SACRAMENTO, Calif. (AP) — California senators have passed a bill to add a third gender option on state IDs for people who do not identify as either male or female.
Lawmakers voted 26-12 Wednesday to send the bill to the Assembly.
If the measure passes the Assembly and is signed by Gov. Jerry Brown, California could become the first state to add a third gender option on IDs, said Sasha Buchert, an attorney at the Transgender Law Center in the San Francisco Bay Area.
Sen. Toni Atkins’ bill would add a non-binary gender option for driver’s licenses, birth certificates, identity cards and gender change court orders. The San Diego Democrat says SB 179 would also simplify the process for changing one’s gender on those documents.
The bill would also let minors apply for a gender change on their birth certificates with permission from a parent or guardian.
Atkins says the legislation would help transgender people and those who do not identify as either male or female to obtain official documents that match their gender identity.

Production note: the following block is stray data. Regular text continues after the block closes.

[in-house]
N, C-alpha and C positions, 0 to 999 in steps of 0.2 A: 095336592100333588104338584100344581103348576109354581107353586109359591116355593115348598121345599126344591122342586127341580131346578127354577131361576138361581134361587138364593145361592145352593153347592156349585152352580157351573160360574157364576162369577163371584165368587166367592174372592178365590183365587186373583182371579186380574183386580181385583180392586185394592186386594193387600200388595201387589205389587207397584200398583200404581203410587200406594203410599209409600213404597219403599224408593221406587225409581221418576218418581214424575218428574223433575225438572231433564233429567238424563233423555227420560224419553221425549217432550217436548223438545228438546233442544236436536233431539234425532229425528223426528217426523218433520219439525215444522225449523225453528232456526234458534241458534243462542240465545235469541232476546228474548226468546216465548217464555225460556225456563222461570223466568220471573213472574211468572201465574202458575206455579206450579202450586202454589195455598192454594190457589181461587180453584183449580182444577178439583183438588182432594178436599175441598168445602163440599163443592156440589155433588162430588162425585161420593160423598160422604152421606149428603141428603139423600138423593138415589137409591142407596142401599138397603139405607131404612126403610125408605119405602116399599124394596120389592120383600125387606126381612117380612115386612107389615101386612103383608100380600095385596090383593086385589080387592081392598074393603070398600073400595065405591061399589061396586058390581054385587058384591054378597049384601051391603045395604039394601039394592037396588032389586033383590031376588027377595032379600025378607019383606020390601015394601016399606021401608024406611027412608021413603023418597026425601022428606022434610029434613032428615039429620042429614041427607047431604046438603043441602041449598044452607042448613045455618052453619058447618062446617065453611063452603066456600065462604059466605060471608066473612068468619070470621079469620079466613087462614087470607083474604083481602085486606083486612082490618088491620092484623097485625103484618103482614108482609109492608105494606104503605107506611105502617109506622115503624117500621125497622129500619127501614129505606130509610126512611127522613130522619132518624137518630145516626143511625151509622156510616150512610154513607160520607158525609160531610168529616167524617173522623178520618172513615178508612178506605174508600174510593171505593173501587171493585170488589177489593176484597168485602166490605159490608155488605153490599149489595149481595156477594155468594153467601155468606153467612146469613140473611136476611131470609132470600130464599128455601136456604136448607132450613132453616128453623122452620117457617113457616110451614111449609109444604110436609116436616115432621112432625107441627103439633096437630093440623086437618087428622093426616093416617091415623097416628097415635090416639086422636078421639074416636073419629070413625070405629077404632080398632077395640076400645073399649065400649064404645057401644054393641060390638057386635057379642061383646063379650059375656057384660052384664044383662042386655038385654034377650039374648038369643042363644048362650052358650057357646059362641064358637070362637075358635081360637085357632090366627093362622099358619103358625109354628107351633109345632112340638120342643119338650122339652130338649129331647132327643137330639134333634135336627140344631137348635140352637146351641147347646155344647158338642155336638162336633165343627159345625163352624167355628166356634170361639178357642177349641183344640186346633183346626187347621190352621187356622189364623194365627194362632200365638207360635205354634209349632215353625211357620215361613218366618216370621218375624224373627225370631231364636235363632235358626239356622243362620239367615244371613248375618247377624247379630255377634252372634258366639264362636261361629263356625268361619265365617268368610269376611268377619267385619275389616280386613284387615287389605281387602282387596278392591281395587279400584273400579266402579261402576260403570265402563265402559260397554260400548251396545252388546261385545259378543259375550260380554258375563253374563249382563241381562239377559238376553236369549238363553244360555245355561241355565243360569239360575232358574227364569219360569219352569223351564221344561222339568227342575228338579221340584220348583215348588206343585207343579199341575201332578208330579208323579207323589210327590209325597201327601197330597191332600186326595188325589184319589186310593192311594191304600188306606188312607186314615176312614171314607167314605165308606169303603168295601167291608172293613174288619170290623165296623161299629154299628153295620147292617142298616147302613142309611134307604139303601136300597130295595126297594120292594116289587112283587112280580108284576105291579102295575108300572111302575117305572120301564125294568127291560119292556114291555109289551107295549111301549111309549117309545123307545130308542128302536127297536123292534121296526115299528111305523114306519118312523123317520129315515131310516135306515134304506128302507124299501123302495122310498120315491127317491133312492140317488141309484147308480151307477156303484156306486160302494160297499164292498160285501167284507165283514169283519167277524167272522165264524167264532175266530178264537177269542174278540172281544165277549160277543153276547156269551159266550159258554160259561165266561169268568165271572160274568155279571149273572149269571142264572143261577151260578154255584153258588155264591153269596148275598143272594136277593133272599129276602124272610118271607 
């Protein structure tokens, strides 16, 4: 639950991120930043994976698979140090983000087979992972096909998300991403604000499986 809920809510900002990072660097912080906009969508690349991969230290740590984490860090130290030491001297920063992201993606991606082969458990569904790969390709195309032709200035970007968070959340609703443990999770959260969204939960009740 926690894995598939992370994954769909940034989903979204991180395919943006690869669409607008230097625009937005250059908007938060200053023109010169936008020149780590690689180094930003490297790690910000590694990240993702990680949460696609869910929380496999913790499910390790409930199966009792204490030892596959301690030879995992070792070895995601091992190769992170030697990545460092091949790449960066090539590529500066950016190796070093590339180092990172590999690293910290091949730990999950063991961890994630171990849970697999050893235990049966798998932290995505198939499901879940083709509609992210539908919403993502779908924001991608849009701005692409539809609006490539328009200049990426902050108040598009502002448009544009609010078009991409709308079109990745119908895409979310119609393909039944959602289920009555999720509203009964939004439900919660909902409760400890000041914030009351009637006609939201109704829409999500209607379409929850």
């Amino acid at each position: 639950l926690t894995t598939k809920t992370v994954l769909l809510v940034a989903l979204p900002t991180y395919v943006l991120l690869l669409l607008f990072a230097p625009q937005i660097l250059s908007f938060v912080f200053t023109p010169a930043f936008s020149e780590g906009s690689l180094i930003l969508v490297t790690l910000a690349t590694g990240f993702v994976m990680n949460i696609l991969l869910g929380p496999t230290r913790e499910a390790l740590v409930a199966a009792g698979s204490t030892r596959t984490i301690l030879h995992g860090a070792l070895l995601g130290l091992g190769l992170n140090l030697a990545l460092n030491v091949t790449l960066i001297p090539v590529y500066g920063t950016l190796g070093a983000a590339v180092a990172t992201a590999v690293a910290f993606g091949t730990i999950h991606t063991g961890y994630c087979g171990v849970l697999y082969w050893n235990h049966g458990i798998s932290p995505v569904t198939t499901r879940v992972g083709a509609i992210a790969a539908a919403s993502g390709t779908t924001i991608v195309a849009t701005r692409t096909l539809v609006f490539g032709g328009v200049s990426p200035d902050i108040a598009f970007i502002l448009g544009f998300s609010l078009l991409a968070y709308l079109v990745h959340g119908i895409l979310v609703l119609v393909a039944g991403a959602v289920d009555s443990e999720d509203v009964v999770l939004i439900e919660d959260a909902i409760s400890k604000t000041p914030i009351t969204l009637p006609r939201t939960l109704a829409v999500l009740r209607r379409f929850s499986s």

“I thank my colleagues in the Senate who took a brave stand today for Californians who have a hard enough time as it is,” Atkins said in a statement. “Most of us use our I.D. on a daily basis and take it for granted. SB 179 will make what should be a simple task much easier for our transgender and nonbinary neighbors.”
Transgender and gender non-conforming people who have to use IDs that do not match their gender identity face “harassment and discrimination,” said Buchert.
“It’s a huge step forward for transgender and non-binary Californians,” she said of the bill.
The bill is opposed by the California Family Council, a conservative Christian group, which argues that “government documents need to reflect biological facts for identification,” the group’s CEO Jonathan Keller said in a statement earlier this year.
On Wednesday, the Senate also passed another Atkins bill, SB310, to guarantee incarcerated people the right to ask a court for a name or gender change. That bill would also require corrections officers use a prisoner’s new name if they successfully obtain a name change. It now also moves to the Assembly.
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